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Child and Family Services Review

Child and Family Services Reviews, authorized by 1994 amendments to the Social Security Act and administered by the Children's Bureau, Administration for Children and Families, U.S. Department of Health and Human Services are a federal-state collaboration to to assess state capacity to promote positive outcomes for children and families in the child welfare system.

A review team composed of federal and state staff conducts the reviews and evaluates state performance in the areas of safety, permanency and well-being. The reviews examine state programs from two perspectives: outcomes of services provided to children and families and systemic factors affecting agency ability to help children and families achieve positive outcomes.

Review teams collect information from a variety of sources to make decisions about state performance. These sources include a statewide assessment by state members of the review team; data; onsite reviews of a sample of case records and case-related interviews with children, parents, foster parents, caseworkers and other knowledgeable professionals; and interviews with state and community stakeholders.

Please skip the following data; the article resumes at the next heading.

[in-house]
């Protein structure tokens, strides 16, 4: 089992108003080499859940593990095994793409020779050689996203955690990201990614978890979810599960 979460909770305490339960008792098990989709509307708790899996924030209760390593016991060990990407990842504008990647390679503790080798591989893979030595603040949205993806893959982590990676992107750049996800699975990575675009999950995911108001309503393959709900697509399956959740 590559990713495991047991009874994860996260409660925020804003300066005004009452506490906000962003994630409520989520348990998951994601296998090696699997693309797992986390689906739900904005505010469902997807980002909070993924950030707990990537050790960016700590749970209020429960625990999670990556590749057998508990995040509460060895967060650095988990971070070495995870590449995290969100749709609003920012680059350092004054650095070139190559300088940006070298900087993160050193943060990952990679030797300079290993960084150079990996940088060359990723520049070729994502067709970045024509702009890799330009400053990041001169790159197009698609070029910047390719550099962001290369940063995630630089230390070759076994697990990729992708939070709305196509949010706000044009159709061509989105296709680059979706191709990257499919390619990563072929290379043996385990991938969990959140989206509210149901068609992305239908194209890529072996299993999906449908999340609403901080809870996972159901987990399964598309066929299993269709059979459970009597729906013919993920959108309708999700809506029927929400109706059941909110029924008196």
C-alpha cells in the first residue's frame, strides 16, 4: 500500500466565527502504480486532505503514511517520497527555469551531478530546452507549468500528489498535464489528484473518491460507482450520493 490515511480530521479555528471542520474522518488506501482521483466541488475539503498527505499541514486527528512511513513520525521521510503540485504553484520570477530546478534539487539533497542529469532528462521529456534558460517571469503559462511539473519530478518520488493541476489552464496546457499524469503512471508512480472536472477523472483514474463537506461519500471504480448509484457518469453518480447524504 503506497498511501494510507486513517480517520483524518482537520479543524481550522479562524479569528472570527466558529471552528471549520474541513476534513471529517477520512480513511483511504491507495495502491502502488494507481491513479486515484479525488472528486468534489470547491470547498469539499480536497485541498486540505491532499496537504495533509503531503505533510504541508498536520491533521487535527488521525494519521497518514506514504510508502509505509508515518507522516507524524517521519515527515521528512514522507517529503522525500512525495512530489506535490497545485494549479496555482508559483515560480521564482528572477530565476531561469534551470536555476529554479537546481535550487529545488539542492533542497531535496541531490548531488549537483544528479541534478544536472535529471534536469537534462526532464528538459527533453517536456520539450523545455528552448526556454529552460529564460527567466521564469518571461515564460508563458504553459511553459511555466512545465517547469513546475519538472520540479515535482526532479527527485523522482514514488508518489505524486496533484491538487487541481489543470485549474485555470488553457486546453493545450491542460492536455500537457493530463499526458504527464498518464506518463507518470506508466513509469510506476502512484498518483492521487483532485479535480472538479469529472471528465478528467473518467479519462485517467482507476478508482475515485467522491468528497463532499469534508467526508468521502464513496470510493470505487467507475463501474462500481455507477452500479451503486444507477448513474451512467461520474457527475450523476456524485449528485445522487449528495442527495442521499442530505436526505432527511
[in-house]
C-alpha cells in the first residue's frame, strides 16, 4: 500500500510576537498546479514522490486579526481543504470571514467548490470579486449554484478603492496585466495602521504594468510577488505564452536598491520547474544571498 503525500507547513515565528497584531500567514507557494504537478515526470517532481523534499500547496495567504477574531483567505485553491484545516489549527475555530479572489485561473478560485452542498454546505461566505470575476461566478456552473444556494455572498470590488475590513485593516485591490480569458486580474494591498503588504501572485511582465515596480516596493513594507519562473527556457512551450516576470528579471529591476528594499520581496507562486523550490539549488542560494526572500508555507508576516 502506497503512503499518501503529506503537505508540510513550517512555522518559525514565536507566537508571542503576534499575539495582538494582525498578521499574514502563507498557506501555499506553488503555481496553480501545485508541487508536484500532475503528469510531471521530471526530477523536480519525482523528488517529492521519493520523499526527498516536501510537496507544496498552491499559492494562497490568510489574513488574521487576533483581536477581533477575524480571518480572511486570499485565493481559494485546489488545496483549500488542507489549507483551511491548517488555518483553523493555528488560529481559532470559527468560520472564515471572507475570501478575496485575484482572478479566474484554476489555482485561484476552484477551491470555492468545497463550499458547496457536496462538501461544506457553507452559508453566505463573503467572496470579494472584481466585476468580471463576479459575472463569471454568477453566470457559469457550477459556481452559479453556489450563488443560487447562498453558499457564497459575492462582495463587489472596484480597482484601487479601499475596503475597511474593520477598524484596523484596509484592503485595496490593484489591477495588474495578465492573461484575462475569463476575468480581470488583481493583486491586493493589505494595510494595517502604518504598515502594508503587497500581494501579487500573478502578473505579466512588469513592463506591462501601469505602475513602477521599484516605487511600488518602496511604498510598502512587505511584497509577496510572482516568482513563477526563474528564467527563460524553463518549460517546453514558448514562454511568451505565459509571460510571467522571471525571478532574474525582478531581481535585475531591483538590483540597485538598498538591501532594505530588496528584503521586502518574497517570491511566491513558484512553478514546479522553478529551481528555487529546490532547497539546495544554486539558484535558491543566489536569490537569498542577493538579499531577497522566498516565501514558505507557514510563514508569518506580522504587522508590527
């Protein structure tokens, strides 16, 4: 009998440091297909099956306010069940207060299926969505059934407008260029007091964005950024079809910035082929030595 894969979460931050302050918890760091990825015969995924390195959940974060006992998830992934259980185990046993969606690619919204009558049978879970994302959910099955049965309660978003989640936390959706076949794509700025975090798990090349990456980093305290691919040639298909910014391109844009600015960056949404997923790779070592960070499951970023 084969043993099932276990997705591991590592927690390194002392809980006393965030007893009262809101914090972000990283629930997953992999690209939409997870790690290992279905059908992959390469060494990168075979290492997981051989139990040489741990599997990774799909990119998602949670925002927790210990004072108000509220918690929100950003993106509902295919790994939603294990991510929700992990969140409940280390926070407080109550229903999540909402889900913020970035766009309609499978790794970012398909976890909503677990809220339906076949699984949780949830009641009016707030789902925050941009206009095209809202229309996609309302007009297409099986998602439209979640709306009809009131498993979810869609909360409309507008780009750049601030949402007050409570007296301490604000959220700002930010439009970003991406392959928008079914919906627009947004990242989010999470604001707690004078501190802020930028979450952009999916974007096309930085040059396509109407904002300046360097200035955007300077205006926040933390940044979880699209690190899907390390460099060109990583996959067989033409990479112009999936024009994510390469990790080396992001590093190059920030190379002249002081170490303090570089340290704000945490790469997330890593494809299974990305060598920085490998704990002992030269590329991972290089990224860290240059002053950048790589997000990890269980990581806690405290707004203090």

CFSR Round 3 Final Report

Performance Improvement Plans

Onsite reviews are designed to identify state program strengths and areas needing improvement. When the review identifies an area needing improvement, the state negotiates a performance improvment plan (PIP) with the federal Administration for Children and Families. 
PIPs are negotiated through a two-year implementation period and PIP products are submitted quarterly.

The Self Assessment

Prior to its 2016 onsite review, Kentucky worked with families, community partners and representatives of the judiciary to conduct a statewide self assessment. The self assessment is a required component of the child and family services review and is used as part of the overall review process.


Last Updated 3/9/2017